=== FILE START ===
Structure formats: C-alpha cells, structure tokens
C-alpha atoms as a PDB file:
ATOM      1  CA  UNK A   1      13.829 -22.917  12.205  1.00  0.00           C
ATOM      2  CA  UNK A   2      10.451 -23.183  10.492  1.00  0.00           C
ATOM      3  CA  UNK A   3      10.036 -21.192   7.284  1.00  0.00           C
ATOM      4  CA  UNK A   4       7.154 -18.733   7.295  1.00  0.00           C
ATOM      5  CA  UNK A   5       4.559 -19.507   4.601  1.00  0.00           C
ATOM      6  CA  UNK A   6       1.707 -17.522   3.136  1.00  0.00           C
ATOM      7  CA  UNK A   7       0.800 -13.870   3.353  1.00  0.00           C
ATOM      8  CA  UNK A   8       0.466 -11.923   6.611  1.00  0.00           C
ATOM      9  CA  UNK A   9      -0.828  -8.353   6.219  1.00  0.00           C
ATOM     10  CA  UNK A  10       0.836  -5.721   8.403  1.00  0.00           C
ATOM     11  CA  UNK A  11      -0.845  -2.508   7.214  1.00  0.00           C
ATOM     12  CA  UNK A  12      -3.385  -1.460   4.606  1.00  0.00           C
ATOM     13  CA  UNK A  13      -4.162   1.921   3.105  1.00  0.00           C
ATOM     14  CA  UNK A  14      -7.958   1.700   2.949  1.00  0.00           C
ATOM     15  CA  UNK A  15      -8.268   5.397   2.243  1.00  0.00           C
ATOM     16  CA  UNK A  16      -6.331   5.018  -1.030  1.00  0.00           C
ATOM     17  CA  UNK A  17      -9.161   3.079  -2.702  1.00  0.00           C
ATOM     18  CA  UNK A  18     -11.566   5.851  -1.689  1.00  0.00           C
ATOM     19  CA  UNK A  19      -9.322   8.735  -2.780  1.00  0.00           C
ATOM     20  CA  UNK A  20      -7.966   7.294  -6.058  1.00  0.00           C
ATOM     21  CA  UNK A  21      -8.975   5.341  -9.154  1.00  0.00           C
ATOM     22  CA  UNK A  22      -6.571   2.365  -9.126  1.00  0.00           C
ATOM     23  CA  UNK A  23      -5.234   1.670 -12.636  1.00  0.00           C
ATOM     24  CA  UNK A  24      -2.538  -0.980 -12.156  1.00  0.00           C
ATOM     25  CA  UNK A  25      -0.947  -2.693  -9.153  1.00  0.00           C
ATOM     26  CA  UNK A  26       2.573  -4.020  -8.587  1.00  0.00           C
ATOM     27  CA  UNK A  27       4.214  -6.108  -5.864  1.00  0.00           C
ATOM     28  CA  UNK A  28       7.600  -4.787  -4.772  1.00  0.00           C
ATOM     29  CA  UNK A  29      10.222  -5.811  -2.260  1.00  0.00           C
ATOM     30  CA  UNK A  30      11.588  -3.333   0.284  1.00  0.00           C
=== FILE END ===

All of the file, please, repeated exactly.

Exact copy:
Structure formats: C-alpha cells, structure tokens
C-alpha atoms as a PDB file:
ATOM      1  CA  UNK A   1      13.829 -22.917  12.205  1.00  0.00           C
ATOM      2  CA  UNK A   2      10.451 -23.183  10.492  1.00  0.00           C
ATOM      3  CA  UNK A   3      10.036 -21.192   7.284  1.00  0.00           C
ATOM      4  CA  UNK A   4       7.154 -18.733   7.295  1.00  0.00           C
ATOM      5  CA  UNK A   5       4.559 -19.507   4.601  1.00  0.00           C
ATOM      6  CA  UNK A   6       1.707 -17.522   3.136  1.00  0.00           C
ATOM      7  CA  UNK A   7       0.800 -13.870   3.353  1.00  0.00           C
ATOM      8  CA  UNK A   8       0.466 -11.923   6.611  1.00  0.00           C
ATOM      9  CA  UNK A   9      -0.828  -8.353   6.219  1.00  0.00           C
ATOM     10  CA  UNK A  10       0.836  -5.721   8.403  1.00  0.00           C
ATOM     11  CA  UNK A  11      -0.845  -2.508   7.214  1.00  0.00           C
ATOM     12  CA  UNK A  12      -3.385  -1.460   4.606  1.00  0.00           C
ATOM     13  CA  UNK A  13      -4.162   1.921   3.105  1.00  0.00           C
ATOM     14  CA  UNK A  14      -7.958   1.700   2.949  1.00  0.00           C
ATOM     15  CA  UNK A  15      -8.268   5.397   2.243  1.00  0.00           C
ATOM     16  CA  UNK A  16      -6.331   5.018  -1.030  1.00  0.00           C
ATOM     17  CA  UNK A  17      -9.161   3.079  -2.702  1.00  0.00           C
ATOM     18  CA  UNK A  18     -11.566   5.851  -1.689  1.00  0.00           C
ATOM     19  CA  UNK A  19      -9.322   8.735  -2.780  1.00  0.00           C
ATOM     20  CA  UNK A  20      -7.966   7.294  -6.058  1.00  0.00           C
ATOM     21  CA  UNK A  21      -8.975   5.341  -9.154  1.00  0.00           C
ATOM     22  CA  UNK A  22      -6.571   2.365  -9.126  1.00  0.00           C
ATOM     23  CA  UNK A  23      -5.234   1.670 -12.636  1.00  0.00           C
ATOM     24  CA  UNK A  24      -2.538  -0.980 -12.156  1.00  0.00           C
ATOM     25  CA  UNK A  25      -0.947  -2.693  -9.153  1.00  0.00           C
ATOM     26  CA  UNK A  26       2.573  -4.020  -8.587  1.00  0.00           C
ATOM     27  CA  UNK A  27       4.214  -6.108  -5.864  1.00  0.00           C
ATOM     28  CA  UNK A  28       7.600  -4.787  -4.772  1.00  0.00           C
ATOM     29  CA  UNK A  29      10.222  -5.811  -2.260  1.00  0.00           C
ATOM     30  CA  UNK A  30      11.588  -3.333   0.284  1.00  0.00           C